HiLift Jack President/CEO Austin Harrah joins us for Episode 125


Companies that survive five generations are a rarity, Austin Harrah shares some perspective about what it’s like in families with that kind of history. It’s an identity he wears on his sleeve as they ramp up for even more work.  Always a pleasure to talk to old friends.

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4:16 – I actually started off-roading in high school when I shouldn’t have been off-roading

10:38 – I am not cut out for this kind of freedom

19:06 – my sister and I are fifth-generation, we started in 1895

26:21 – just a couple of guys having too many beers

36:56 – we had to have a tow truck come and they used a HiLift jack to jack up the tongue of the trailer

47:52 – And then one fateful day at church, foster family in our church had a little boy. He was meant to be ours

1:00:08 – we’re going back to being Bloomfield Manufacturing again

We want to thank our sponsors Maxxis Tires and 4Low Magazine.


[00:01:47.170] – Big Rich Klein

On today’s episode of Conversations with Big Rich, we have Austin Harrah. Austin is spotter extraordinaire in rock crawling. From the middle ages of rock crawling I’d call it. And then he’s also the CEO and president of Hi Lift. So Austin, thank you for coming on board and spending some time and talking with us.

[00:02:13.450] – Austin Harrah

Rich, thanks for having me and I appreciate your podcast and what you’re doing to the industry. It’s a really informative show that is often also fun and funny to listen to.

[00:02:25.720] – Big Rich Klein

Well, we try to we try to be entertaining and give people a history lesson at the same time. Let’s dive right in like we always do. And Austin, where were you born and raised?

[00:02:38.640] – Austin Harrah

I was born and raised in Bloomfield, Indiana. Small town. We have close to 2500 people and it’s probably 90 miles south southwest of Indianapolis.

[00:02:52.520] – Big Rich Klein

Okay. I was wondering exactly where it was. I knew that it was near Indy, so let’s talk about that. And what was life like growing up there.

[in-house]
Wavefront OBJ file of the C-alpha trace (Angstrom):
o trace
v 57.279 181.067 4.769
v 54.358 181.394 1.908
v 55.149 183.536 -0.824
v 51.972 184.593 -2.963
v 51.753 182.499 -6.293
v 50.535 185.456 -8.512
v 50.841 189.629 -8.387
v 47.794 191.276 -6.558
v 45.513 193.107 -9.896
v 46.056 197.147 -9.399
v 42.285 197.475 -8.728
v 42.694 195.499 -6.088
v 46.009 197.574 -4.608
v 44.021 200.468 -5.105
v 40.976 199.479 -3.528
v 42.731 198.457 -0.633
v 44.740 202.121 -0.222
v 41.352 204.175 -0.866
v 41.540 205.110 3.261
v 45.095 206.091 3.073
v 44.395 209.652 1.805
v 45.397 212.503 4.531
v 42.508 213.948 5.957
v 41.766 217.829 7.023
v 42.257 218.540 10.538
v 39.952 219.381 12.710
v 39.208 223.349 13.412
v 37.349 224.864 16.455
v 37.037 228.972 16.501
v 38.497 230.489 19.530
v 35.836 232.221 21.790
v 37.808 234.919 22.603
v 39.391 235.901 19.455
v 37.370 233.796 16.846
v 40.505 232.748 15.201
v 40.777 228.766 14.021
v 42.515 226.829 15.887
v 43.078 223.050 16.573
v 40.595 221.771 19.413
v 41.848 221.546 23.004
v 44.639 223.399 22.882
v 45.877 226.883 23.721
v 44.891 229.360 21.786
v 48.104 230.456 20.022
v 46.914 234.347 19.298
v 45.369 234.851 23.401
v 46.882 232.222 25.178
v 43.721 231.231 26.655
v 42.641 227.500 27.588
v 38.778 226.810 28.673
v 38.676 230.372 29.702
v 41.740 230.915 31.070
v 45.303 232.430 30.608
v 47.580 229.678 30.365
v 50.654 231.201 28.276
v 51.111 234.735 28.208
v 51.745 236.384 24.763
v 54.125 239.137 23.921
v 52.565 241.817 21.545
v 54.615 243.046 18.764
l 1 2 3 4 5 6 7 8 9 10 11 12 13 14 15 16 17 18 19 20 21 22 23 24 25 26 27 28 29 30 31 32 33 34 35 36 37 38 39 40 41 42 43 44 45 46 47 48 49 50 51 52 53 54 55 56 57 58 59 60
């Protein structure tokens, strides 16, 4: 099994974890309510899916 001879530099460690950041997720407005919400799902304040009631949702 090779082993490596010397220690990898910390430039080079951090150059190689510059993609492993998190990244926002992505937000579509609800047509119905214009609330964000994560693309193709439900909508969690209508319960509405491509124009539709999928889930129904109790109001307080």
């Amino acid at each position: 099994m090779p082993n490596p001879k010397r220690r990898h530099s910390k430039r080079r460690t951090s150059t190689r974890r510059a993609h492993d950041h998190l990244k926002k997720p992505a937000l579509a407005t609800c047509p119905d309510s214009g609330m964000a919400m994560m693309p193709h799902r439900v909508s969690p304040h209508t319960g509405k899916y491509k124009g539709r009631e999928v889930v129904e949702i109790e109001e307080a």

[00:03:08.930] – Austin Harrah

With any small town America? Everybody knew your business. Everybody knew where you were supposed to be and where you weren’t supposed to be at any time. You didn’t just have one set of parents, you know, you had the whole neighborhood, the whole town looked after everybody. We have two stoplights. So you couldn’t really do anything across town and mom and dad wouldn’t know about it by the time you got home.

[00:03:31.650] – Big Rich Klein

Yeah, two stoplights. That’s awesome.

[00:03:34.220] – Austin Harrah

Still do.

[00:03:35.020] – Big Rich Klein

That’s excellent. That’s one reason I love Mason, Texas, where we have our hotel and where we’re probably going to end up settling some year is that we have a stop sign and no stop lights.

[00:03:49.320] – Austin Harrah

Nice. Does make it nice. Traffic sometimes gets a little backed up, but it’s better than the interstate.

[00:03:55.080] – Big Rich Klein

Yeah, absolutely. So then with everybody knowing your business and your parents knowing what you were doing all the time and I grew up in a town of like 50,000 people, and it still seemed like that was the case. What was school like for you?

[00:04:16.110] – Austin Harrah

School here and Bloomfield was fun. We had a really close class as far as just being friendly and everything. Just elementary school, I really can’t remember much of that. It’s been so long. Not really that long, but it seems like a long time. High school and junior high. We had a pretty good basketball team that I wasn’t part of, but I played golf in high school and actually started offroading in high school when I shouldn’t have been offroading, but that’s part of it.

[00:04:55.790] – Big Rich Klein

We’ll get back to the golf here in a bit, but let’s get to let’s find out about some of that off roading that you shouldn’t have been doing.

[00:05:04.210] – Austin Harrah

Well, my parents had one of the first generation Gators. I remember quite vividly. It was the day before we started our freshman year of high school, and all my buddies were over and my parents were gone or something. And we took their Gators brand new and just absolutely buried it up to the frame behind their house. We had a pretty good sized woods behind our house where we’d cut trails for boilers and things, but the Gator was not so lucky. And that was probably about 5 hours of digging and actually using a high lift jack to get out. We thought we had it all cleaned up really good. And the next day my dad took it somewhere and raised the bed up to dump something and noticed that the engine was just covered in mud. Then I learned my lesson after that.

[00:06:05.070] – Big Rich Klein

Make sure you find all the mud.  READ MORE

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